By Jessica Getman
“Being split in two halves is no theory with me, Doctor. I have a human half, you see, as well as an alien half, submerged, constantly at war with each other. Personal experience, Doctor: I survive it because my intelligence wins out over both, makes them live together.”
Spock (Leonard Nimoy), “The Enemy Within”
Spock makes this profound statement in “The Enemy Within.” It succinctly and powerfully illustrates the tension at the heart of the Spock character: he is neither human nor Vulcan, but somewhere in between.1This quote bears a striking resemblance to W.E.B. DuBois’ description of double consciousness: “two souls, two thoughts, two unreconciled strivings; two warring ideals in one dark body, whose dogged strength alone keeps it from being torn asunder.” W.E.B. DuBois, The Souls of Black Folk: Essays and Sketches (Chicago: A.C. McClurg & Co., 1903), 3. His struggle as a biracial character is part of what makes him such a compelling character. The fact that he lives in an unresolved space between human and non-human made him a particularly rich locus of creativity for the franchise’s founders, a fact made audible in his relationship to music–both the music that underscores him and the music he makes on screen.
On a fundamental level, it’s true that Vulcans themselves embody an existential tension that is then amplified in Spock, a tension expressed through their music, the most well-known example being Gerald Fried’s “The Ancient Battle” cue from “Amok Time,” heavily inspired by Stravinsky’s Rite of Spring. 2The same music is found in several other cues from this episode as well, including “Processional” and “The Ritual.” Fried’s use of Stravinsky’s primitivistic style highlights the Vulcans’ violent emotionality as well as their impressive intellectual control. Its orientalist instrumentation (bells, kettledrums, gongs) and loudly painful dissonances are kept in check by forceful ostinatos and a rigid, asymmetrical meter (5/4). In this composition, Fried, and Star Trek, succeeded in defining the entire Vulcan race as one torn between two personality traits: their violent emotional instincts, and their pursuit of logic. It’s a tension Spock feels especially keenly as a biracial man subjected to human culture on the Enterprise, where expressing emotion is considered healthy.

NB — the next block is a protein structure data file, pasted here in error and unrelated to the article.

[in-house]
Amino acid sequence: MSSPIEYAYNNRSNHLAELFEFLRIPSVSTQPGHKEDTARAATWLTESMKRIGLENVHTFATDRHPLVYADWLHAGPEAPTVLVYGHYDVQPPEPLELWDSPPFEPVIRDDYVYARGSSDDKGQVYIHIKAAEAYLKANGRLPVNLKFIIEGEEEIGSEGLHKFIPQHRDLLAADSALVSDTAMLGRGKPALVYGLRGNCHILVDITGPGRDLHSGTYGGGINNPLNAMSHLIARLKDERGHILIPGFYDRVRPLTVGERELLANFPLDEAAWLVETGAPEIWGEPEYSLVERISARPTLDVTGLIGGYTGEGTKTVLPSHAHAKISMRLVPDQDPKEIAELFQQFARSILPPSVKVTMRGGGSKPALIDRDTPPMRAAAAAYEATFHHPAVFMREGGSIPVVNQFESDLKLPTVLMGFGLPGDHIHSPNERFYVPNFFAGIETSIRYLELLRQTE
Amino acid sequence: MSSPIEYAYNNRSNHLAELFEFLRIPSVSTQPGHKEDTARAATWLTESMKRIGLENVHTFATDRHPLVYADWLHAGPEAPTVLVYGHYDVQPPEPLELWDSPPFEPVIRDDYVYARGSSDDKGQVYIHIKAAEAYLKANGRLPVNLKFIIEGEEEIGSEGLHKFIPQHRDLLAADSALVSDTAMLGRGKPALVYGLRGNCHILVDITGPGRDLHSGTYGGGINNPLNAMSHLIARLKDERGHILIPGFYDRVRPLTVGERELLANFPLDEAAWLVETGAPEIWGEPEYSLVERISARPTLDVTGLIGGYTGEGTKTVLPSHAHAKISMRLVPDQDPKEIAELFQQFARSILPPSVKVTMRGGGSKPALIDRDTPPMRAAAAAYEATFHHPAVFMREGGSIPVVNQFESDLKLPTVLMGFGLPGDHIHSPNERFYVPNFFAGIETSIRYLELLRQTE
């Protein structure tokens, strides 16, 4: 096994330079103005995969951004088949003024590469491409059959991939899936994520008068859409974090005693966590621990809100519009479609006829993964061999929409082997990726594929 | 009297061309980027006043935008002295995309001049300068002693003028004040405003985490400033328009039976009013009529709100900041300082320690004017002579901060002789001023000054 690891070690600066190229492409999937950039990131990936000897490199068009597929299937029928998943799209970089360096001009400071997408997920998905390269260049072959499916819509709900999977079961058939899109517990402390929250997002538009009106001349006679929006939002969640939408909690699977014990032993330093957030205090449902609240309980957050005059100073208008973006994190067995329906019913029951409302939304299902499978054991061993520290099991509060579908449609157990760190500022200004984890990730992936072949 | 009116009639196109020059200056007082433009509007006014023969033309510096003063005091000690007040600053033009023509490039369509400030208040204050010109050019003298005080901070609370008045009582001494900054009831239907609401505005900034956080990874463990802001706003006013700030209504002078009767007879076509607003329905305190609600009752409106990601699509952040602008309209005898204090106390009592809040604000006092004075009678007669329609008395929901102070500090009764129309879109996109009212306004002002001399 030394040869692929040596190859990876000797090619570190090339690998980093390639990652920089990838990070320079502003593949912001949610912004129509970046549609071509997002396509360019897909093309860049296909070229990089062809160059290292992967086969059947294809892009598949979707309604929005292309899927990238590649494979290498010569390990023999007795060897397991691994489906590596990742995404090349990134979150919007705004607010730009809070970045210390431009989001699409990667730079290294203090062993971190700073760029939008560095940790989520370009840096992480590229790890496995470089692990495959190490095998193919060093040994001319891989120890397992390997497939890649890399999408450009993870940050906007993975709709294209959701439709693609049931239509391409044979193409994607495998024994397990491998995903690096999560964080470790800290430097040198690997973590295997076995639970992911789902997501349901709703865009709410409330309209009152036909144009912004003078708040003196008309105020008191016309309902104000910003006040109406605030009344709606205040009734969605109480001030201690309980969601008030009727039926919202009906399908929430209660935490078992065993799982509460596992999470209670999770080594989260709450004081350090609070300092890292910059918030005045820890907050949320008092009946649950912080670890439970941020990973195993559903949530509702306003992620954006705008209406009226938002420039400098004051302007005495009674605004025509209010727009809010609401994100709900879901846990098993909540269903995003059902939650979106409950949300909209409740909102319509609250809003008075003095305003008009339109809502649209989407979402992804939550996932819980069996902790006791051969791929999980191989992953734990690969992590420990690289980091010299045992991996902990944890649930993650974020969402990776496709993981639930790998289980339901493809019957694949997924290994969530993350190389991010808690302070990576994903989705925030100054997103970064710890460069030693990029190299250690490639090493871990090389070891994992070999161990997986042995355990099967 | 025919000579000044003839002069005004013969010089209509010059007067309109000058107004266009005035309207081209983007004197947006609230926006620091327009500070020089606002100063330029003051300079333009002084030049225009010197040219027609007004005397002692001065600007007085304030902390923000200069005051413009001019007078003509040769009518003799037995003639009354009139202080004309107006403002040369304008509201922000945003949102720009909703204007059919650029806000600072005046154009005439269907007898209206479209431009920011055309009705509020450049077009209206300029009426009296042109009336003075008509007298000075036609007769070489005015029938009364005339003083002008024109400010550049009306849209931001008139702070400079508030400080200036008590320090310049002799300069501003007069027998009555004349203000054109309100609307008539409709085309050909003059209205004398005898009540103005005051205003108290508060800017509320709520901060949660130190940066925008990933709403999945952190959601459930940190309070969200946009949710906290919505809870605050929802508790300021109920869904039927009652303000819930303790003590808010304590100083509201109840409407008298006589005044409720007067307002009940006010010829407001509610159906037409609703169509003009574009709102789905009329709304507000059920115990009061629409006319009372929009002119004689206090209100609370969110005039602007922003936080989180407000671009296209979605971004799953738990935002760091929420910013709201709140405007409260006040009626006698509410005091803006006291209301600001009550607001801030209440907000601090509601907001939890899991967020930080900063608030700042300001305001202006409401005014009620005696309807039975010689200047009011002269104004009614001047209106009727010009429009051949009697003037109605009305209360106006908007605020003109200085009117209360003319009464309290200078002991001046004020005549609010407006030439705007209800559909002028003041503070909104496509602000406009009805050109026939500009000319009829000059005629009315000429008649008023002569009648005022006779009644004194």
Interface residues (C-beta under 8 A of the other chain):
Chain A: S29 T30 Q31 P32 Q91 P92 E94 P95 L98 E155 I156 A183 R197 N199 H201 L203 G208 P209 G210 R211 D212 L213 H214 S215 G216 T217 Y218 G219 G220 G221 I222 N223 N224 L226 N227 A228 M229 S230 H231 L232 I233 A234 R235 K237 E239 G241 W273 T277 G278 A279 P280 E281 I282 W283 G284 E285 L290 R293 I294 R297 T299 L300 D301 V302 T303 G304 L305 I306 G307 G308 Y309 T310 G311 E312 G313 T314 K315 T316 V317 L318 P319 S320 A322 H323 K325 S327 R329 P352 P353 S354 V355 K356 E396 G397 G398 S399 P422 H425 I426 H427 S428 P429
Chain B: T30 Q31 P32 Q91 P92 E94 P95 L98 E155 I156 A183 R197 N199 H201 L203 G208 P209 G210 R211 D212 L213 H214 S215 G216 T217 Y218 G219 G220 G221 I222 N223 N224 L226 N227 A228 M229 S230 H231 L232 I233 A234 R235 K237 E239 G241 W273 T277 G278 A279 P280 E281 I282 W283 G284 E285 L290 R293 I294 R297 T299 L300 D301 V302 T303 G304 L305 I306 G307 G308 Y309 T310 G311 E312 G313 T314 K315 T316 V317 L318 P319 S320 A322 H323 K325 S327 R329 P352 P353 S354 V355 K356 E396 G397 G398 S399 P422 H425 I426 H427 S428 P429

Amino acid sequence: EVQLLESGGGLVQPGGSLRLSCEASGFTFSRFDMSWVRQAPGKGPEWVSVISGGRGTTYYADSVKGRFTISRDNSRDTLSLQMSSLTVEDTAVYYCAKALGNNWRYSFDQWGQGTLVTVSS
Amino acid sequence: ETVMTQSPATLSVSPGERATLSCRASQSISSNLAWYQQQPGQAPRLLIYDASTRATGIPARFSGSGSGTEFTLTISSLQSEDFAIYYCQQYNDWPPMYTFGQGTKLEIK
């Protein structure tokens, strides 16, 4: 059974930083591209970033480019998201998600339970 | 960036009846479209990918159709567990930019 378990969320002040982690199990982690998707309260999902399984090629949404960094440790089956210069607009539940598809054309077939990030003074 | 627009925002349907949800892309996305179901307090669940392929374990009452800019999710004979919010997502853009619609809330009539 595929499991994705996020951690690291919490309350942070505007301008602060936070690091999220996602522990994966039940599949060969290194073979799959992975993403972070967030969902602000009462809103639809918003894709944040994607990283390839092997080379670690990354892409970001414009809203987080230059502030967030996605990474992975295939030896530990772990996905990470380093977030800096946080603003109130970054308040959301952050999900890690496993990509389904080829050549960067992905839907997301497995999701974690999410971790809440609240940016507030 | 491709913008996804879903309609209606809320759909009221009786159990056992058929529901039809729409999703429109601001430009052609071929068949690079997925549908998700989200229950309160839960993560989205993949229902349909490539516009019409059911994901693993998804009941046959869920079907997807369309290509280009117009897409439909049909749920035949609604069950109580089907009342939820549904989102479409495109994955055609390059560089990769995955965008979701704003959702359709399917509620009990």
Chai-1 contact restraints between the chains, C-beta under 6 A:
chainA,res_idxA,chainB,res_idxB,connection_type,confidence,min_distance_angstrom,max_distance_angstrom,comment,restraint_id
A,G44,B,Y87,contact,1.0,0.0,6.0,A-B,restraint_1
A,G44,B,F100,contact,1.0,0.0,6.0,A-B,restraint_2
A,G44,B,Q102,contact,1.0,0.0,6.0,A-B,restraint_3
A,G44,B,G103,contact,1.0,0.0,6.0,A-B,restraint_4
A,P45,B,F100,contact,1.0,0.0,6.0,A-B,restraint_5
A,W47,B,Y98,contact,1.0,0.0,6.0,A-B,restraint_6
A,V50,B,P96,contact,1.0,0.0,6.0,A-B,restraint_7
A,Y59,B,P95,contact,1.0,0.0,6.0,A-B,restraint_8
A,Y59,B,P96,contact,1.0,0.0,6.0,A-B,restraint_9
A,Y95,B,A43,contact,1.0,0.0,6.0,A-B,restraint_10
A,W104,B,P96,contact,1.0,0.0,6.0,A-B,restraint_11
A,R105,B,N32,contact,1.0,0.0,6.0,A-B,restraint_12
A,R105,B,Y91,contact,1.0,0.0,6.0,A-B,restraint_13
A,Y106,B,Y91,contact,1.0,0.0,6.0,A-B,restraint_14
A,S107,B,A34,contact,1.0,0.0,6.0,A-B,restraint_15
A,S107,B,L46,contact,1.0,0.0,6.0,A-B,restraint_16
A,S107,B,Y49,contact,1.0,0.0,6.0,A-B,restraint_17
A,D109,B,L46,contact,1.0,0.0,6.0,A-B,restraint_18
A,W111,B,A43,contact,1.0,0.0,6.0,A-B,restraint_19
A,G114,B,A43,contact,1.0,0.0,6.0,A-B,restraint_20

Fried gave Spock his own musical theme in “Amok Time,” one that expressed the personality inbalance that Spock feels as neither fully human (emotionally expressive) nor Vulcan (strictly stoic). Fried assigned the theme to the bass guitar, writing a “very tender solo” for “one of the most untender instruments [he] could imagine.”3“I [Fried] tried to write a warm theme but on such an instrument and in such a register that it couldn’t possibly really sound traditionally warm.” Gerald Fried, interview by Fred Steiner, transcript, April 16, 1982, Fred Steiner Papers, 1975– 1981, MSS 2193, “Star Trek Interviews,” L. Tom Perry Special Collections, Harold B. Lee Library, Brigham Young University, Orem, UT. With lush arches and lots of room for rubato, this solo in another instrument could very easily be used as a romantic cue—in fact, it does serve as a love theme for Spock and Nurse Chapel in “Amok Time” when it is played on the cello. The primary instrument for this theme, though, remains the bass guitar. It was recorded by session bassist Barney Kessel, who, though employing quite a bit of rubato and artistic license, still produced a sound that was adequately stilted and thin. Fried’s Spock theme became a mainstay for the character, one that is heard numerous times throughout the series’ second and third seasons.